Felicity Huffman, Lori Loughlin among 50 indicted in largest-ever case alleging bribery to get kids into collegesJoey Garrison and Maria Puente, USA TODAYPublished 10:57 a.m. ET March 12, 2019 | Updated 1:12 p.m. ET March 12, 2019
Felicity Huffman on February 19, 2019 in Los Angeles. (Photo: Alberto E. Rodriguez/ Getty Images)
BOSTON – Actresses Felicity Huffman and Lori Laughlin and nine college coaches are among the 50 people charged Tuesday in what federal officials say is the nation's largest-ever college admissions bribery case prosecuted by the Justice Department.
The Justice Department charged 33 affluent parents, which include CEOs and television stars, with taking part in an elaborate conspiracy that involved cheating on the SAT and ACT and parents paying coaches "enormous sums" to accept students who fabricated their athletic credentials at elite universities and colleges.
In some cases, coaches agreed to pretend that students applying to their school were highly recruited athletes when, in fact, they didn't even compete in that particular sport.
Wake Forest University says it has suspended its head volleyball coach Bill Ferguson amid the investigation. Ferguson has been placed on administrative leave after being accused of accepting $100,000 to recruit a student who had been on the North Carolina school wait list.
Others charged included three people who organized the scams, two ACT and SAT exam administrators, one exam proctor, and one college administrator.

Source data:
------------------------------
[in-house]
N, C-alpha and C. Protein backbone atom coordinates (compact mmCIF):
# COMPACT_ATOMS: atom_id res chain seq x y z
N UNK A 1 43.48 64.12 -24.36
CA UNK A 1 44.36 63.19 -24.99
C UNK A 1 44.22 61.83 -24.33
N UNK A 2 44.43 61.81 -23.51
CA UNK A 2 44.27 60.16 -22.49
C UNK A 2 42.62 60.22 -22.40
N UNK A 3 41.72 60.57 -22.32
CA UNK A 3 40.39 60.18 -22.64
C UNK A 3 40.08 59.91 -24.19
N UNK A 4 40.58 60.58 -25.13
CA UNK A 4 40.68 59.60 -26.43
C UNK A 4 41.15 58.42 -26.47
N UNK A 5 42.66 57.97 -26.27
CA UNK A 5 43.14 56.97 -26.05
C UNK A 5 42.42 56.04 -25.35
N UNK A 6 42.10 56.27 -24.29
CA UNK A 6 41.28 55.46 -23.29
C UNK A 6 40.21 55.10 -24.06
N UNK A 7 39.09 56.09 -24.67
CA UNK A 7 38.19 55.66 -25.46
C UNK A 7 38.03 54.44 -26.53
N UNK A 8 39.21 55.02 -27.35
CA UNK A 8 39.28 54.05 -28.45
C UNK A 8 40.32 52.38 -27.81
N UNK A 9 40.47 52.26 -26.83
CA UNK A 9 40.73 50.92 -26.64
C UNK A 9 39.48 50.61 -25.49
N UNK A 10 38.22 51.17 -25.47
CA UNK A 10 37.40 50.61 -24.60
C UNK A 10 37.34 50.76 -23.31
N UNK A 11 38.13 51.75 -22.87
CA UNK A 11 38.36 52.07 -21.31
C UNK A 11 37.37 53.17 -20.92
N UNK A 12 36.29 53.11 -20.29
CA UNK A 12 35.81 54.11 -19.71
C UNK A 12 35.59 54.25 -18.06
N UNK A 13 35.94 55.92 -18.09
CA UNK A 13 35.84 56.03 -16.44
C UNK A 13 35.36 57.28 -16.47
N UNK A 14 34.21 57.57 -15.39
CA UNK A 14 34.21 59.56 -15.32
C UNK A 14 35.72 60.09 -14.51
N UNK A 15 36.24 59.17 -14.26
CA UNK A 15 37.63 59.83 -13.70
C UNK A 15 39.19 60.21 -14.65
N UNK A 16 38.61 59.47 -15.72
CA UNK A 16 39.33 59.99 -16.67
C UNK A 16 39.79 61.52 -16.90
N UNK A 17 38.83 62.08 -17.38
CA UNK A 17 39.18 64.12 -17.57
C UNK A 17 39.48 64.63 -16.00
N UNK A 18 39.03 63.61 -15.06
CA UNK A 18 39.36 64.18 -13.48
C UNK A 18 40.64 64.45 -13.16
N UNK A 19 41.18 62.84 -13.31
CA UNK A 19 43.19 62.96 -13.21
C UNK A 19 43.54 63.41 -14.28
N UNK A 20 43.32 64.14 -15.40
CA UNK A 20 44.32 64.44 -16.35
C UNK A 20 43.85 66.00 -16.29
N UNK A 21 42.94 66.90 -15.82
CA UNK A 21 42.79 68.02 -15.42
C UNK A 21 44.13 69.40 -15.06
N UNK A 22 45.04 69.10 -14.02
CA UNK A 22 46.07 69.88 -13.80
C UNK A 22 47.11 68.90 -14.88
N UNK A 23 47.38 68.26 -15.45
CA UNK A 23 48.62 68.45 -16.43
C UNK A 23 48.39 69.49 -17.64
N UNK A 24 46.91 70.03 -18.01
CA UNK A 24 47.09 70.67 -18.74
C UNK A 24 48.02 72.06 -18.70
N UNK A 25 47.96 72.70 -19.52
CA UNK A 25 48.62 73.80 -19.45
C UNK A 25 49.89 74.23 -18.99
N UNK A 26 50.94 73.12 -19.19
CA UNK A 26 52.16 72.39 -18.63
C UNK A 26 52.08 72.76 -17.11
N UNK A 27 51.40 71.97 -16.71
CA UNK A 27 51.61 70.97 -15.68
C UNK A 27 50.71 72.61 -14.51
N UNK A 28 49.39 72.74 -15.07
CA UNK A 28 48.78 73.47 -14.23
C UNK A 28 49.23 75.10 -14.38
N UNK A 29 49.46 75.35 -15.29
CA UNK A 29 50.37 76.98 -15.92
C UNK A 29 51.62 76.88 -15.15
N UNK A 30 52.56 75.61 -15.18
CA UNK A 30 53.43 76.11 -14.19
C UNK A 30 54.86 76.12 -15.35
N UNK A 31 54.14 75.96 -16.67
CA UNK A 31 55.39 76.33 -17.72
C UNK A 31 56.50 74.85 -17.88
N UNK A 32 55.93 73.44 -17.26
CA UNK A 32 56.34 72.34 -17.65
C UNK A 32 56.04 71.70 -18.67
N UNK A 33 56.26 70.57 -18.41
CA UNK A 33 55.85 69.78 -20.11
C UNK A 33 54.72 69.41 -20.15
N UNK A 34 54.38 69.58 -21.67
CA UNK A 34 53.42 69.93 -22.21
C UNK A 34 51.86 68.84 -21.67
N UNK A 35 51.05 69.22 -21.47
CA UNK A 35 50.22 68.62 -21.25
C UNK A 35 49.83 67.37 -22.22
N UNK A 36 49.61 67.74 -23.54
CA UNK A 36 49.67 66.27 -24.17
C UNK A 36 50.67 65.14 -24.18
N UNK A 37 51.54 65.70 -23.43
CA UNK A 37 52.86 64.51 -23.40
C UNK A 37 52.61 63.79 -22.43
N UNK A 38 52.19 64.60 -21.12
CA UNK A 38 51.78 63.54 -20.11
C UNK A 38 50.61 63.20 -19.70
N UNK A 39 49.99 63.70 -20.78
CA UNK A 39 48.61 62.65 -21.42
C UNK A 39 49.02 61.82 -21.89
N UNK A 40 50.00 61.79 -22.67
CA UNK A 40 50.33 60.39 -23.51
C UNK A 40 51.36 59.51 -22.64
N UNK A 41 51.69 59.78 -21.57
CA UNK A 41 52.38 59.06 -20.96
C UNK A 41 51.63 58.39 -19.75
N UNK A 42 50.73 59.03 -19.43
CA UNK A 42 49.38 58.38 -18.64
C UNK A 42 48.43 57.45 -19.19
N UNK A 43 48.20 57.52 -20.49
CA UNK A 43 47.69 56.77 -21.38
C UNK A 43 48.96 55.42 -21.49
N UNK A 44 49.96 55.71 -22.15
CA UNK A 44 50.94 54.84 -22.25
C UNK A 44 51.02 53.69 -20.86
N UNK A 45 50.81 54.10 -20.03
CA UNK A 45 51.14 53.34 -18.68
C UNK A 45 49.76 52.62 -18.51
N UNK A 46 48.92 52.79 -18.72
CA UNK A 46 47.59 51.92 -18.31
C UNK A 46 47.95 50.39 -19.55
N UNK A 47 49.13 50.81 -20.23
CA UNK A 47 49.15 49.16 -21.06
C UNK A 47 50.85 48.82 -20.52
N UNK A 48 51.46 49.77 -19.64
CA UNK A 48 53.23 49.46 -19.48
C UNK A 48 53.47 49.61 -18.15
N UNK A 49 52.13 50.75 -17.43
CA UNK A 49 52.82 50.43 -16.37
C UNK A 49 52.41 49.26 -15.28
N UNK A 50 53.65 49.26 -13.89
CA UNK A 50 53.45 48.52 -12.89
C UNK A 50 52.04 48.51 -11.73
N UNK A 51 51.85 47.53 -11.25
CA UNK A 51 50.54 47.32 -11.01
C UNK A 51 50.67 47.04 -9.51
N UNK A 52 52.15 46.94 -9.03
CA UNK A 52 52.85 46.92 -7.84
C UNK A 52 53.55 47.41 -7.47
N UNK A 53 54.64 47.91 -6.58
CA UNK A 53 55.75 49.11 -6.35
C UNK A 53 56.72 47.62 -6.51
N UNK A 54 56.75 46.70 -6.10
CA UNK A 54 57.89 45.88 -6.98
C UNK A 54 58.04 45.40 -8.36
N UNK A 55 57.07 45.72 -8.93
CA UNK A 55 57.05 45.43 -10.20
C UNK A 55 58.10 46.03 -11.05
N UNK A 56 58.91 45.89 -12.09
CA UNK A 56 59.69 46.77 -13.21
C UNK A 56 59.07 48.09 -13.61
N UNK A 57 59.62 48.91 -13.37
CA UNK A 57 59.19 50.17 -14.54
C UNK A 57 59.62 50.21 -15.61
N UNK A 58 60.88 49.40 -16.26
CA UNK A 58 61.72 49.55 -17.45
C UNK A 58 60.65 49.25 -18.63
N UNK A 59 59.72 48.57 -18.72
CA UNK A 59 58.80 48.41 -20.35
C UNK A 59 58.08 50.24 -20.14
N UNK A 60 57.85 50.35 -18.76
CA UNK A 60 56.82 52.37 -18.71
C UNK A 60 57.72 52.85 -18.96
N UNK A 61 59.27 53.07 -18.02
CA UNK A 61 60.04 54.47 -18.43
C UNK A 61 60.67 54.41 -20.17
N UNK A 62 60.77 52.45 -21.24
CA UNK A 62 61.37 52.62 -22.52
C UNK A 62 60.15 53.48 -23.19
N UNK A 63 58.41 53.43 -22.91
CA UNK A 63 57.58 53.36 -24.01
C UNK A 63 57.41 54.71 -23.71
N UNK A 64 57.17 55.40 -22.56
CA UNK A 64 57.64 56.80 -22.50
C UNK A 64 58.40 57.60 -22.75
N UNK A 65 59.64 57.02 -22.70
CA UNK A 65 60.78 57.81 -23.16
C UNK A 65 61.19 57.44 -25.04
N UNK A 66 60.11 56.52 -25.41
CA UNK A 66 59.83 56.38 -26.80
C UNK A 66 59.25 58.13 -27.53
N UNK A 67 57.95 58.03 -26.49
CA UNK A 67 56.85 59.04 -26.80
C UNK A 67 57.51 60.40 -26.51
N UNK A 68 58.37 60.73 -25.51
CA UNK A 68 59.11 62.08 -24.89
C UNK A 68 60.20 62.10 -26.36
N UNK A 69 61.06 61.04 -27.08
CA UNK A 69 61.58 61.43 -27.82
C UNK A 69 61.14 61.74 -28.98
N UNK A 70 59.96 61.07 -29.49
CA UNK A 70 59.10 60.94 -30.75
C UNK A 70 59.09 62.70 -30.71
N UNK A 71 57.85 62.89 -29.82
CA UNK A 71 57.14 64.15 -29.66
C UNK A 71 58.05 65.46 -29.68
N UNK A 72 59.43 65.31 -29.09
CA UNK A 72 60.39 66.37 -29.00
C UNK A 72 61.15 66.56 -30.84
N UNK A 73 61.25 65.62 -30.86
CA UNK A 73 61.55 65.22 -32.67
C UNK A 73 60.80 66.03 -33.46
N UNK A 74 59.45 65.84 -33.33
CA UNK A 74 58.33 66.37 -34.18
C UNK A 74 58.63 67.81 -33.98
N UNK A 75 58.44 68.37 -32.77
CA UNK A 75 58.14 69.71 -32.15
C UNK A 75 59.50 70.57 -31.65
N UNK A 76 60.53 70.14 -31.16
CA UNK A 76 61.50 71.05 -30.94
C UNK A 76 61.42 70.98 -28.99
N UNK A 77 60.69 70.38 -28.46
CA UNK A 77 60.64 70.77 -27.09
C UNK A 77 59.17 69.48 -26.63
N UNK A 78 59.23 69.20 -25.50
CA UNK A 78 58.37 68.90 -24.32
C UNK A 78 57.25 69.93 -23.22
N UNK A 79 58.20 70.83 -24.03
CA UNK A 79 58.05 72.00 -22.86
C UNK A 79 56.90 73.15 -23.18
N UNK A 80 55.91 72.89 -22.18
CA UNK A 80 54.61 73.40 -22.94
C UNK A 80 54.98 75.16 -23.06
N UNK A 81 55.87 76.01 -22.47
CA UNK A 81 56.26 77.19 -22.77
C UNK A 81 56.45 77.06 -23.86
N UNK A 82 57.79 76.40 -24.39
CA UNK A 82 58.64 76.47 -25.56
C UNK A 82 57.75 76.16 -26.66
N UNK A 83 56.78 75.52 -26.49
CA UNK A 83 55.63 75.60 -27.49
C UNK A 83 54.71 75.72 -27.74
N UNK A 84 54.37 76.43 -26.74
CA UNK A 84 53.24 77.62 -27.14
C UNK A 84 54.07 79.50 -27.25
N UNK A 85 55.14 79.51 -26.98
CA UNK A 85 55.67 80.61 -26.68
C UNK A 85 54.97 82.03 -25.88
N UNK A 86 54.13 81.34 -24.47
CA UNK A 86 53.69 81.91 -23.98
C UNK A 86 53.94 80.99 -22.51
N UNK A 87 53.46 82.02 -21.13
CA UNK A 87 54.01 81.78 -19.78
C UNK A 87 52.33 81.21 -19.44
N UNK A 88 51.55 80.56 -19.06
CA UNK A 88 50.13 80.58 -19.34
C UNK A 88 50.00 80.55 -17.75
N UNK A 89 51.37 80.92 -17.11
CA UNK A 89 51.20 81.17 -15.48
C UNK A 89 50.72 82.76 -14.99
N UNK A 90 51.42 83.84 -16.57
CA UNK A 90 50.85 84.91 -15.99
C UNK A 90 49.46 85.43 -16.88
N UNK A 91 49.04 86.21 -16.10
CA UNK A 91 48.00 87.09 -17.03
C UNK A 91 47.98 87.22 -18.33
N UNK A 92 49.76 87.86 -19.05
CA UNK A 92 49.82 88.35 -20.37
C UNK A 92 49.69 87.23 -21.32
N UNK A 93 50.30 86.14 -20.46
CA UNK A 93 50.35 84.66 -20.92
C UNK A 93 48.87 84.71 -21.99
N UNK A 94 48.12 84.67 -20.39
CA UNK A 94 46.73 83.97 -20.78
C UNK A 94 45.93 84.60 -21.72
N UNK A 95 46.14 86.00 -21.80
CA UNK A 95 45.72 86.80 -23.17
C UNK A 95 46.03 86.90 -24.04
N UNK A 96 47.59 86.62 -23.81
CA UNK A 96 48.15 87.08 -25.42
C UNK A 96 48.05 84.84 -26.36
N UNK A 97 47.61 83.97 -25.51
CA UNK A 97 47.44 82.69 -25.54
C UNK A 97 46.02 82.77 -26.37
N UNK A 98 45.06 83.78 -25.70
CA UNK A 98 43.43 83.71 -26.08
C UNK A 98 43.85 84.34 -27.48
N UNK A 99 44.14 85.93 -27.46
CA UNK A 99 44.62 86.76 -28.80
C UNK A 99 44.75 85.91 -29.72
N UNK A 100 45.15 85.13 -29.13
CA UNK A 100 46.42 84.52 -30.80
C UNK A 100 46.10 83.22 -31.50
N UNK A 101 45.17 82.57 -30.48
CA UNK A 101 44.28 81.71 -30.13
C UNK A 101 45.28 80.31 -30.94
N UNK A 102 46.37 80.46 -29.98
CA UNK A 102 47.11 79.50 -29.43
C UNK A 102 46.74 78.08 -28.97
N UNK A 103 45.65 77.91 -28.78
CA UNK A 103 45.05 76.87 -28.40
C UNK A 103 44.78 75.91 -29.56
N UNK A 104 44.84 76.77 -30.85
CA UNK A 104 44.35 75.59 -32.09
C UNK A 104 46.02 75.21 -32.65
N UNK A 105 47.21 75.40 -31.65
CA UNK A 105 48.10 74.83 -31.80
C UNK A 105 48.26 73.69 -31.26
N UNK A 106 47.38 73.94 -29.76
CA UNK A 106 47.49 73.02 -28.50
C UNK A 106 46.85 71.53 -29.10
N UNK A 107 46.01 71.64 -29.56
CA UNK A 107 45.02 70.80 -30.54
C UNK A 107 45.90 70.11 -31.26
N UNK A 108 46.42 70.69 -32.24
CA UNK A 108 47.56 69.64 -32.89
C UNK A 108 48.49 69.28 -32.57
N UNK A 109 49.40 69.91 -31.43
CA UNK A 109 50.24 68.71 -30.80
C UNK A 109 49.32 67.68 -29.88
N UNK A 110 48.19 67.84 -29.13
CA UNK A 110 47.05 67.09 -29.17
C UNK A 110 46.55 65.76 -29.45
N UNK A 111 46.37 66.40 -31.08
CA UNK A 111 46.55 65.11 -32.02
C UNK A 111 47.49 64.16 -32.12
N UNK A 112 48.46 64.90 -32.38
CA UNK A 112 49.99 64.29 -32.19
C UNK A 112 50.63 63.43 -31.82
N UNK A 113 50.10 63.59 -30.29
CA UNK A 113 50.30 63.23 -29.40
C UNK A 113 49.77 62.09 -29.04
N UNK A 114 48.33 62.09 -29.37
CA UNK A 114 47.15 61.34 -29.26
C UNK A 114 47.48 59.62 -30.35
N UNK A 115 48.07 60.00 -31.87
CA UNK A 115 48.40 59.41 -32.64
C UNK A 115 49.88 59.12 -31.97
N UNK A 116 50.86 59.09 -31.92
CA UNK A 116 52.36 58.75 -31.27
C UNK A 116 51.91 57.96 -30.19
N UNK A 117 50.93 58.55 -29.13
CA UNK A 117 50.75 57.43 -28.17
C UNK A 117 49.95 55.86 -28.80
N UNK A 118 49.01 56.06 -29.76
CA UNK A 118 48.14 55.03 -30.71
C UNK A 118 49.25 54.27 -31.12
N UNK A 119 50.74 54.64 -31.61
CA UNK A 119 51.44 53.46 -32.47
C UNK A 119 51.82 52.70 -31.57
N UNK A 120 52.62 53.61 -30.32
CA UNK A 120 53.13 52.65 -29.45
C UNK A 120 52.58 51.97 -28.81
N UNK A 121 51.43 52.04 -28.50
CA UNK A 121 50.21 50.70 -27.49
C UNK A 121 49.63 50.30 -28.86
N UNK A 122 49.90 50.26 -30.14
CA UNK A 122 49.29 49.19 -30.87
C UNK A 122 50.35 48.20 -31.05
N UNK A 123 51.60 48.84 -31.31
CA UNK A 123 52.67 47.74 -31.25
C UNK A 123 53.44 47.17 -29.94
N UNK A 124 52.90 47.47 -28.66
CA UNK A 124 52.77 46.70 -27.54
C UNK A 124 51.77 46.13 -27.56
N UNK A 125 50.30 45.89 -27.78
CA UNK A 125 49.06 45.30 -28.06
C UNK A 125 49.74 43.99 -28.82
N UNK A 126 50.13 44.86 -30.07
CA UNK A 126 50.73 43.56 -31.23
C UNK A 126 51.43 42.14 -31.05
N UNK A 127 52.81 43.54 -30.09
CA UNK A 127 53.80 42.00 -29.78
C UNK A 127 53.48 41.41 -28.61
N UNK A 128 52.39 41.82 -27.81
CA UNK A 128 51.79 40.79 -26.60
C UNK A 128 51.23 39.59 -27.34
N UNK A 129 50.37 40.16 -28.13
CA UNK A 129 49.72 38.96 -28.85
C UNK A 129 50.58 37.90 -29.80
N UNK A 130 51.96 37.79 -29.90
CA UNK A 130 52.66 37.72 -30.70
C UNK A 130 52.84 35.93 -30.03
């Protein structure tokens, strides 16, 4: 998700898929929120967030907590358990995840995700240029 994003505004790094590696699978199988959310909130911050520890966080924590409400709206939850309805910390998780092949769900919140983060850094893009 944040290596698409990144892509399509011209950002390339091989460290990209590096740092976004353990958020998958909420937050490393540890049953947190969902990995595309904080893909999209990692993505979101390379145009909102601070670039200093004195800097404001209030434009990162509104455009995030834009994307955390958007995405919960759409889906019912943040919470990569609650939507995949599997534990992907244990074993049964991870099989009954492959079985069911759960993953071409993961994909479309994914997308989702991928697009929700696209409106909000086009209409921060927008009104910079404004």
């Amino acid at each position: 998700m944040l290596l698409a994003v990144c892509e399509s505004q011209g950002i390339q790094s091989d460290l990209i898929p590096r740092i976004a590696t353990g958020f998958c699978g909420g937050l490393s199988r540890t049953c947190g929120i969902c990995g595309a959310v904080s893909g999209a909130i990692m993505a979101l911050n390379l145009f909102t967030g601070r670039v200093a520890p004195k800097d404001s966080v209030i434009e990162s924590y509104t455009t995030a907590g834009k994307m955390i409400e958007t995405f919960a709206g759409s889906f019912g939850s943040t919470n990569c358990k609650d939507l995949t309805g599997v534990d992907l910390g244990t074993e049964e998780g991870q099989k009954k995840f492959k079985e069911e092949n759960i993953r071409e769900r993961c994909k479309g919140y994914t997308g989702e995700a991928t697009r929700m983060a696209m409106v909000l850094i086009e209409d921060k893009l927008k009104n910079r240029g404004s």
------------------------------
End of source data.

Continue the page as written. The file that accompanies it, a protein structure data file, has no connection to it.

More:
At the center of the case, according to federal prosecutors, was an admissions consultant named William Rick Singer, who pleaded guilty Tuesday to conspiracy charges of racketeering, money laundering, defrauding the United States and obstruction of justice.
Prosecutors say Singer operated a college counseling organization called "The Key," which he used to accept more than $25 million in payments from parents from 2011 through Feb. 2019. He's accused of funneling money to coaches and others to guarantee admission to top schools such as Yale, Georgetown, Stanford, the University of Southern California, UCLA, the University of Texas and Wake Forest University.
Singer worked with parents to create athletic profiles that faked credentials of club teams and would sometimes involve staged photographs or doctored stock photos from the internet.
In addition, prosecutors say some parents paid Singer between $15,000 and $75,000 to either take the ACT for their child or correct their children's after the test to achieve a high school. He did this by paying Mark Riddell, another defendant in the case, who bribed two exam administrators, also defendants.
Lori Loughlin on February 28, 2019. (Photo: Frazer Harrison, Getty Images)
Authorities say the consulting company also bribed administrators of college entrance exams to allow a Florida man to take the tests on behalf of students or replace their answers with his.
According to court documents, "Desperate Housewives" actress Huffman and "Full House" star Loughlin are charged with conspiracy to commit mail fraud.
In addition, Loughlin's husband, Mossimo Giannulli, also is on the list. Huffman's husband, actor William H. Macy, is not.
Elizabeth Much, a representative for Loughlin, said she had no information on the case when first contacted by USA TODAY. USA TODAY has reached out to a rep for Huffman for comment.
Contributing: The Associated Press